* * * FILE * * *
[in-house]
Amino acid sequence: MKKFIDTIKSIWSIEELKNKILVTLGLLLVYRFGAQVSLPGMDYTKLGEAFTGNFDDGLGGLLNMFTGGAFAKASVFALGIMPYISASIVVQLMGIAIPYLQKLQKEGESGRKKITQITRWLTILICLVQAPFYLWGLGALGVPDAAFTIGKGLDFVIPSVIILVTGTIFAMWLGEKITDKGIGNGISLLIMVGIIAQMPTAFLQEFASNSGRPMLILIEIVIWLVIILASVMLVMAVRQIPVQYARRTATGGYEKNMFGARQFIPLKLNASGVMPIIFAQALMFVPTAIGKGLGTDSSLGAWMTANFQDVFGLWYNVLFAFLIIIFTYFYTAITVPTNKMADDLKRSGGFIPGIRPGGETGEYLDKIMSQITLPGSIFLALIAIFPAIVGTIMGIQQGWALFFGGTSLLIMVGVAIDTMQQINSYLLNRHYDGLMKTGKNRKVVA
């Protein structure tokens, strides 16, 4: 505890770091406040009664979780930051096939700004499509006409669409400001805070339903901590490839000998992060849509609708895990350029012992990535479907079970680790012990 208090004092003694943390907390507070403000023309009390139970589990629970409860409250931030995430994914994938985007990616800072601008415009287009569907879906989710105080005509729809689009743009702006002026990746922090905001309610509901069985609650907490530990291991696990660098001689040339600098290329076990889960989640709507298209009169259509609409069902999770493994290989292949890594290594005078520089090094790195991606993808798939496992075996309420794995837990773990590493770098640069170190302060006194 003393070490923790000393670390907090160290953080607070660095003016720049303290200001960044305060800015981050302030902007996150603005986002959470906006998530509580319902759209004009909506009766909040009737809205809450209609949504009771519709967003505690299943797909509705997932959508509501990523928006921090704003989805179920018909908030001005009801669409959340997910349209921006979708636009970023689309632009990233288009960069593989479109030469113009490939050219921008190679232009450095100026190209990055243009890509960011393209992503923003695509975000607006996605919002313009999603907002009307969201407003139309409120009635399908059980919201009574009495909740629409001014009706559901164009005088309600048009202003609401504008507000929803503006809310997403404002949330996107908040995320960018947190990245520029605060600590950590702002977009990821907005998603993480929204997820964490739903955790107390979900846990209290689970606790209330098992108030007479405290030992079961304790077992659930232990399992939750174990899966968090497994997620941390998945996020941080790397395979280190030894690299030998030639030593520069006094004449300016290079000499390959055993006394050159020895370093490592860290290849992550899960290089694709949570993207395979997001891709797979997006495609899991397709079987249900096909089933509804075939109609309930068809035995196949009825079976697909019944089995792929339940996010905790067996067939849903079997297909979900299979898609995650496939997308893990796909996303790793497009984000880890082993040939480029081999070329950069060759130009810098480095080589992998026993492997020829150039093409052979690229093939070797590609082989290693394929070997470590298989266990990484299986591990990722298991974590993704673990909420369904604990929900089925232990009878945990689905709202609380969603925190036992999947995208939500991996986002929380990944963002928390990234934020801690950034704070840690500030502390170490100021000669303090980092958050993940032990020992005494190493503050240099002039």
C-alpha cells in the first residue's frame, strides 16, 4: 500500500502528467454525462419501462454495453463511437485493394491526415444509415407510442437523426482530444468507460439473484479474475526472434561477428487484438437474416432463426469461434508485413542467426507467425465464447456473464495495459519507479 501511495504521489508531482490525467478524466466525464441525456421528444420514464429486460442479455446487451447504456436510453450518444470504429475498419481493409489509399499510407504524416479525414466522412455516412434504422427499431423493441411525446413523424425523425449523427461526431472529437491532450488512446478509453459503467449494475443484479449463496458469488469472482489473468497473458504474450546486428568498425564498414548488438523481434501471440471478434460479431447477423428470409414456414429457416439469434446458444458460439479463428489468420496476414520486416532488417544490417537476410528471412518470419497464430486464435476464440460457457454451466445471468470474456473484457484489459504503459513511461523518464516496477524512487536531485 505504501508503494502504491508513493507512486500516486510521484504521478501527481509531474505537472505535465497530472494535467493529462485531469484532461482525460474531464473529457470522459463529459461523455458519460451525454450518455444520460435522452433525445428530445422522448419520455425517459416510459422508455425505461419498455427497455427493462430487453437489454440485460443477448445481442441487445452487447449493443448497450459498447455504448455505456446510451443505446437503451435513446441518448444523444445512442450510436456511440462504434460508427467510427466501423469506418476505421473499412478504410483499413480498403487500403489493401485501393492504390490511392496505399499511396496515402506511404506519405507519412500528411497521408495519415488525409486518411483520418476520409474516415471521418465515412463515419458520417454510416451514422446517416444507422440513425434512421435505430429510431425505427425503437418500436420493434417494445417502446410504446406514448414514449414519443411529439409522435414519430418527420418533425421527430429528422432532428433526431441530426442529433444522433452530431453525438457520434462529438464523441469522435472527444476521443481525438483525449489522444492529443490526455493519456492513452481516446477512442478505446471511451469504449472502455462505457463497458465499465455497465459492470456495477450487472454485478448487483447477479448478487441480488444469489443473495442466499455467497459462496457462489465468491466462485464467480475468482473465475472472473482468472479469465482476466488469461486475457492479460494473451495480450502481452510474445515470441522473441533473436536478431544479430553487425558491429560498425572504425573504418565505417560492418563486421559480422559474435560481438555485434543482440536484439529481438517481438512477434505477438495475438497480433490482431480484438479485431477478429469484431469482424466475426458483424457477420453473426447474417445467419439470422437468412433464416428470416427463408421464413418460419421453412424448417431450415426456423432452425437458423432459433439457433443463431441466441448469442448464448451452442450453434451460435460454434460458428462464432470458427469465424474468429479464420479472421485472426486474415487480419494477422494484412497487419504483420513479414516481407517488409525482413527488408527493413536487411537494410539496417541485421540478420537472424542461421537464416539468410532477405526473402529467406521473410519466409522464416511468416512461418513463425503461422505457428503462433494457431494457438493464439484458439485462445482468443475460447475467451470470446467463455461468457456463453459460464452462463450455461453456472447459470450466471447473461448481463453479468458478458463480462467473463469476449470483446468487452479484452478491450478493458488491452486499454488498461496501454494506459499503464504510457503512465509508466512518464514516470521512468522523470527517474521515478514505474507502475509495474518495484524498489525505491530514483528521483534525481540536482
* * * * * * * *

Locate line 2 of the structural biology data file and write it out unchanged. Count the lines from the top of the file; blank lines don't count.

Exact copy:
Amino acid sequence: MKKFIDTIKSIWSIEELKNKILVTLGLLLVYRFGAQVSLPGMDYTKLGEAFTGNFDDGLGGLLNMFTGGAFAKASVFALGIMPYISASIVVQLMGIAIPYLQKLQKEGESGRKKITQITRWLTILICLVQAPFYLWGLGALGVPDAAFTIGKGLDFVIPSVIILVTGTIFAMWLGEKITDKGIGNGISLLIMVGIIAQMPTAFLQEFASNSGRPMLILIEIVIWLVIILASVMLVMAVRQIPVQYARRTATGGYEKNMFGARQFIPLKLNASGVMPIIFAQALMFVPTAIGKGLGTDSSLGAWMTANFQDVFGLWYNVLFAFLIIIFTYFYTAITVPTNKMADDLKRSGGFIPGIRPGGETGEYLDKIMSQITLPGSIFLALIAIFPAIVGTIMGIQQGWALFFGGTSLLIMVGVAIDTMQQINSYLLNRHYDGLMKTGKNRKVVA